One of the customs in the Focolare is that, when a person makes a commitment in the movement, they receive a new name from the President of the movement (Chiara Lubich), the name being chosen to reflect the particular character or charism of the individual concerned. During her illness, Chiara Badano was given the name "Luce"("light"). This was because of the reputation of her smile, which seemed to be maintained throughout her illness.
Chiara died of a particularly painful form of cancer in 1990, aged just eighteen. Two days before Christmas, Chiara was taken into hospital for an emergency blood transfusion. This is how her mother tells the story of Chiara’s last Christmas.
“She had prepared presents for the family and her friends. But the white blood cell count fell rapidly and her fever returned. On the telephone, her doctor asked questions urgently, and wanted to know how long it would take to reach the hospital in Turin. The ambulance was there, but Chiara did not want to go: ‘I do not want to spend Christmas in hospital,’ she said; ‘If I am going to die, Jesus, I want it to be at home’.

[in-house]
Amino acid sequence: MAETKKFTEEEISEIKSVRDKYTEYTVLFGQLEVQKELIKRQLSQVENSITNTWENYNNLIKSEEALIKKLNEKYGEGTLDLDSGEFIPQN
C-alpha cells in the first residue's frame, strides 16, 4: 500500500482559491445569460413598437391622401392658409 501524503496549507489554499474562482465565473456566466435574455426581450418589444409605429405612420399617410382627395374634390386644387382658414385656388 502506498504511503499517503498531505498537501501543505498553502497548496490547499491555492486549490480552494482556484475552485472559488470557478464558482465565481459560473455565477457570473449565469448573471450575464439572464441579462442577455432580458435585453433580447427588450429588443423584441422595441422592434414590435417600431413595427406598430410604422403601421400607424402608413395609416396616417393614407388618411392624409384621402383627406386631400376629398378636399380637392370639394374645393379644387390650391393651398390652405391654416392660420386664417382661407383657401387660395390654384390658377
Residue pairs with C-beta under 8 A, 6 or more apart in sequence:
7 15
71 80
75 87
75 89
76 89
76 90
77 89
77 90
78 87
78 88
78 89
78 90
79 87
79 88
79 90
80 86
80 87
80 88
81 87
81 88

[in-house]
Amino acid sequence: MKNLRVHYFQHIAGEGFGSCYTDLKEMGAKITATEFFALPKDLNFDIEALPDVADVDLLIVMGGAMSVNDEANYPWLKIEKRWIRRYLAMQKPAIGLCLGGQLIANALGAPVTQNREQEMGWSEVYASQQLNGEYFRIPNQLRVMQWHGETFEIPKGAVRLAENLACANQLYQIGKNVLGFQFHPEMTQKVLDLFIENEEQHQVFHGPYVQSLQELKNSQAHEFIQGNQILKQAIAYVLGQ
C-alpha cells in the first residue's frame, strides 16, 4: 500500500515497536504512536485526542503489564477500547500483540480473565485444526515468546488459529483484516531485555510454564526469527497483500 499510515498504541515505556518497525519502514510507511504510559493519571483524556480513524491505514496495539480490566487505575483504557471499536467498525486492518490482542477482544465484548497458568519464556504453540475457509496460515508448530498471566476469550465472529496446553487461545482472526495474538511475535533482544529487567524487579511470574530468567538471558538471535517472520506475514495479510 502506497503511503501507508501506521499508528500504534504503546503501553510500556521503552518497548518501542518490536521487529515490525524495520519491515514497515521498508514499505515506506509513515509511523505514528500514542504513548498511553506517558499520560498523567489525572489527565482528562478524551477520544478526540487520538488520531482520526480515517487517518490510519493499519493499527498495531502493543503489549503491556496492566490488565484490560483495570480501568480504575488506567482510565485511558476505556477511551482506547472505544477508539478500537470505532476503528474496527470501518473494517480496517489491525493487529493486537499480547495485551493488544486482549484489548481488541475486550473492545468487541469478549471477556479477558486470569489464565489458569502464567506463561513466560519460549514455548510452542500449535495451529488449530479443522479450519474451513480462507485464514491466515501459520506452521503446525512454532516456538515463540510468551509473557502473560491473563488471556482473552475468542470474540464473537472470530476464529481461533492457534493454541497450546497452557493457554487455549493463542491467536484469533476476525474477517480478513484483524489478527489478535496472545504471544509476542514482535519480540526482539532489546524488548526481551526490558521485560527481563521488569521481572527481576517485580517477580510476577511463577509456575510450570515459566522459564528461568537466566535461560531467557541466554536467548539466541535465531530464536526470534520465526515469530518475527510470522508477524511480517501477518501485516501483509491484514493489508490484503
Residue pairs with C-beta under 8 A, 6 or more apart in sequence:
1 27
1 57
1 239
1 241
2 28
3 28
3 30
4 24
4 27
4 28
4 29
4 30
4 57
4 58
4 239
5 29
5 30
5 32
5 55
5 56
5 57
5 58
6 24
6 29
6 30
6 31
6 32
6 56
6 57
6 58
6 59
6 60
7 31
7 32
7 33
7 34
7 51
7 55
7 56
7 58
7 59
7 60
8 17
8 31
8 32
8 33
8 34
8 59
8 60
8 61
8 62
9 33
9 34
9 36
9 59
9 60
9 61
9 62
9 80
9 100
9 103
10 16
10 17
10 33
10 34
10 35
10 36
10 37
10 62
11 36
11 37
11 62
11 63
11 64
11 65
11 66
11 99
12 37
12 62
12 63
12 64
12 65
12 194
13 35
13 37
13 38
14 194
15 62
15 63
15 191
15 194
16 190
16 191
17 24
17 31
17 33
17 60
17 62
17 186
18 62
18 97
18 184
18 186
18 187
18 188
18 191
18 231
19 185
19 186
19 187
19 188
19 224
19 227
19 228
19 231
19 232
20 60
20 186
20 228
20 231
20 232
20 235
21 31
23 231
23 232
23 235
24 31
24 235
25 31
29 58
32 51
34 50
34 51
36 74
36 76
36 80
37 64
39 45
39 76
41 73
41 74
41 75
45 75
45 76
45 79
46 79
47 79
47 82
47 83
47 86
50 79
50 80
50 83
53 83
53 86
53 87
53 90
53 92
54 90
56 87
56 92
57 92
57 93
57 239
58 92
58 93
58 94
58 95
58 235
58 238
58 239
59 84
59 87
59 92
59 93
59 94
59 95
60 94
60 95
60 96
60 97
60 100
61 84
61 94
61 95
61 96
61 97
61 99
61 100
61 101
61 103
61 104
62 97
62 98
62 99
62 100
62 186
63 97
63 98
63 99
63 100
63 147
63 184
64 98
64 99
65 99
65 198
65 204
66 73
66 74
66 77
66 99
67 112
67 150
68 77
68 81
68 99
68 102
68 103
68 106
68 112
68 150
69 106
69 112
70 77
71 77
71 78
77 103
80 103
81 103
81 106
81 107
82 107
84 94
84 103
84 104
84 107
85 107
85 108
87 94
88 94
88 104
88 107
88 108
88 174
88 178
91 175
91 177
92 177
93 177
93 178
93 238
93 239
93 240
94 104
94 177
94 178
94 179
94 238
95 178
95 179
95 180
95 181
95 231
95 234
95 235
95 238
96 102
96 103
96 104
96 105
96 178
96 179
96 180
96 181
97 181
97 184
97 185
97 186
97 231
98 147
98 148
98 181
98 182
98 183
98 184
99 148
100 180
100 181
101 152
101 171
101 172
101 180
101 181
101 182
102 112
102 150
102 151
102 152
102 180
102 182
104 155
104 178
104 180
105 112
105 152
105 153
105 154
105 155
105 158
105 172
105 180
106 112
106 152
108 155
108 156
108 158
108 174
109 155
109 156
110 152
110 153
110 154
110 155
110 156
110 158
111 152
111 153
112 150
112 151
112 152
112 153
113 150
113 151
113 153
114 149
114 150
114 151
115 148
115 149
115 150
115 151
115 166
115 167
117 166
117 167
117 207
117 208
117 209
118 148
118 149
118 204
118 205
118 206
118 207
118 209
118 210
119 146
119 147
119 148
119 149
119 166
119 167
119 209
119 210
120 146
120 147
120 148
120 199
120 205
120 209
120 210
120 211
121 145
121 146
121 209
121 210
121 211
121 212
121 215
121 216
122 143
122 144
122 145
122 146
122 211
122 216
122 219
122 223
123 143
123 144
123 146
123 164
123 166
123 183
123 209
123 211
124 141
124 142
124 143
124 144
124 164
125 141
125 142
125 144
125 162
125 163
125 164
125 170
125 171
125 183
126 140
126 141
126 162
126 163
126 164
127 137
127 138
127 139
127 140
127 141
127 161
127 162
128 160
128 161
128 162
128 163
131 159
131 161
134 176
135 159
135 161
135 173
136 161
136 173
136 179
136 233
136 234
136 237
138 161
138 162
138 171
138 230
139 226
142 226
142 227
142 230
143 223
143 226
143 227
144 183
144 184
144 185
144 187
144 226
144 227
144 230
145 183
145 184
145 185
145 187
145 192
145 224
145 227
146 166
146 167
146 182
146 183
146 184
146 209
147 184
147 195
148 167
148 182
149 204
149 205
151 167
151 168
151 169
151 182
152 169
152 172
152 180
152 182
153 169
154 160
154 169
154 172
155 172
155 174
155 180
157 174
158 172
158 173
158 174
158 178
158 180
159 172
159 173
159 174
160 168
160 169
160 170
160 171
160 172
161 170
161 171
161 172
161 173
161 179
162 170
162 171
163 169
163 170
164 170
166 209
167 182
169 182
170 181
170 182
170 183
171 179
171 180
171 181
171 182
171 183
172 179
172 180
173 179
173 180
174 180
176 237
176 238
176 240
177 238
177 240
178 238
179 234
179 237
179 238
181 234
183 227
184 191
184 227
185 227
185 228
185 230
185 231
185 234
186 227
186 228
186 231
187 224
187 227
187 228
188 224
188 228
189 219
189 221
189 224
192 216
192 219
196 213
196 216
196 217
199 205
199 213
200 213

“I whispered in her ear that it was the will of God to go to the hospital. She accepted, but did not say one word during the journey, she suffered terribly. At the door of the hospital the doctors…were already waiting for the blood transfusion.
“The following day, Christmas eve, I said to her when I came in to her room: ‘Here is every one with Christmas presents in their arms, but no-one looks you in the eye, no-one says good morning. Jesus is very near and no-one sees him.’ After she had overcome a moment of difficulty, I continued: ‘Let us light the fire of Jesus among us, which warms the whole world. You must light it because my heart is giving little heat.’ She replied: ‘Let us do it together, mother’.
“That afternoon, the Archbishop of Turin visited the hospital. He noticed the look on Chiara’s face. He came in to her room and asked her: ‘You have a wonderful light in
your eyes. How do you do it?’ After a moment of shyness, she replied: ‘I try to love Jesus’.
“The same day, one of the hospital volunteers was suffering a crisis of faith from seeing so many children in the hospital dying of cancer. While I went down to the bar for a drink, she sat with Chiara. I do not know what they said to each other, but this lady affirmed, having recovered all her courage, that this Christmas was the most
beautiful of her life. For us, too, it was the same thing.”
[my own translation, from Michel Zanzucchi Un sourire de paradis p.56-58.]